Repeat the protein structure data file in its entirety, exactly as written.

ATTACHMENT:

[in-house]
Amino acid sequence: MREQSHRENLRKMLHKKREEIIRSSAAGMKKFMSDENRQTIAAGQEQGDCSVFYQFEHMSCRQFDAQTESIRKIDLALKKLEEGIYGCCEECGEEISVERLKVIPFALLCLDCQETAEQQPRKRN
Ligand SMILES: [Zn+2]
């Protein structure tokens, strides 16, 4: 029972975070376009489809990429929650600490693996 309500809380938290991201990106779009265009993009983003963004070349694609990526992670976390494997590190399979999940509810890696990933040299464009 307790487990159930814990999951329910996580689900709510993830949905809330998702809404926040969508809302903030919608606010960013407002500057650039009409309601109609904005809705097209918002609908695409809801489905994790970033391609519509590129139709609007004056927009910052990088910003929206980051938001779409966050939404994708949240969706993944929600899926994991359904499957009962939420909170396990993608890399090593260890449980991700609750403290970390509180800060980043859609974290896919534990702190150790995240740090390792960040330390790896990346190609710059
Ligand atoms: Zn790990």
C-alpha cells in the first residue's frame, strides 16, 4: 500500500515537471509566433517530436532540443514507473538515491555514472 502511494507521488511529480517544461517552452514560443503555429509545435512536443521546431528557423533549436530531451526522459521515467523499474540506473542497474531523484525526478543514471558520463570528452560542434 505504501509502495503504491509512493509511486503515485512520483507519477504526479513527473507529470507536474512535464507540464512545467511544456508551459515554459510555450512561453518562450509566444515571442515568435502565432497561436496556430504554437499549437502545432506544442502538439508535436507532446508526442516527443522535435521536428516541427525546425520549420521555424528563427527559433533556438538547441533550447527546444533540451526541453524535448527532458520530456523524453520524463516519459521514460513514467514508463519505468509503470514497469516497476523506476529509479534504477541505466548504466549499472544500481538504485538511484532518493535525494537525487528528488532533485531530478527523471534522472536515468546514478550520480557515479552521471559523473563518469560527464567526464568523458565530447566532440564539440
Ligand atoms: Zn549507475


[in-house]
Amino acid sequence: MREQSHRENLRKMLHKKREEIIRSSAAGMKKFMSDENRQTIAAGQEQGDCSVFYQFEHMSCRQFDAQTESIRKIDLALKKLEEGIYGCCEECGEEISVERLKVIPFALLCLDCQETAEQQPRKRN
Ligand SMILES: [Zn+2]
């Protein structure tokens, strides 16, 4: 029972975070376009489809990429929650600490693996 309500809380938290991201990106779009265009993009983003963004070349694609990526992670976390494997590190399979999940509810890696990933040299464009 307790487990159930814990999951329910996580689900709510993830949905809330998702809404926040969508809302903030919608606010960013407002500057650039009409309601109609904005809705097209918002609908695409809801489905994790970033391609519509590129139709609007004056927009910052990088910003929206980051938001779409966050939404994708949240969706993944929600899926994991359904499957009962939420909170396990993608890399090593260890449980991700609750403290970390509180800060980043859609974290896919534990702190150790995240740090390792960040330390790896990346190609710059
Ligand atoms: Zn790990």
C-alpha cells in the first residue's frame, strides 16, 4: 500500500515537471509566433517530436532540443514507473538515491555514472 502511494507521488511529480517544461517552452514560443503555429509545435512536443521546431528557423533549436530531451526522459521515467523499474540506473542497474531523484525526478543514471558520463570528452560542434 505504501509502495503504491509512493509511486503515485512520483507519477504526479513527473507529470507536474512535464507540464512545467511544456508551459515554459510555450512561453518562450509566444515571442515568435502565432497561436496556430504554437499549437502545432506544442502538439508535436507532446508526442516527443522535435521536428516541427525546425520549420521555424528563427527559433533556438538547441533550447527546444533540451526541453524535448527532458520530456523524453520524463516519459521514460513514467514508463519505468509503470514497469516497476523506476529509479534504477541505466548504466549499472544500481538504485538511484532518493535525494537525487528528488532533485531530478527523471534522472536515468546514478550520480557515479552521471559523473563518469560527464567526464568523458565530447566532440564539440
Ligand atoms: Zn549507475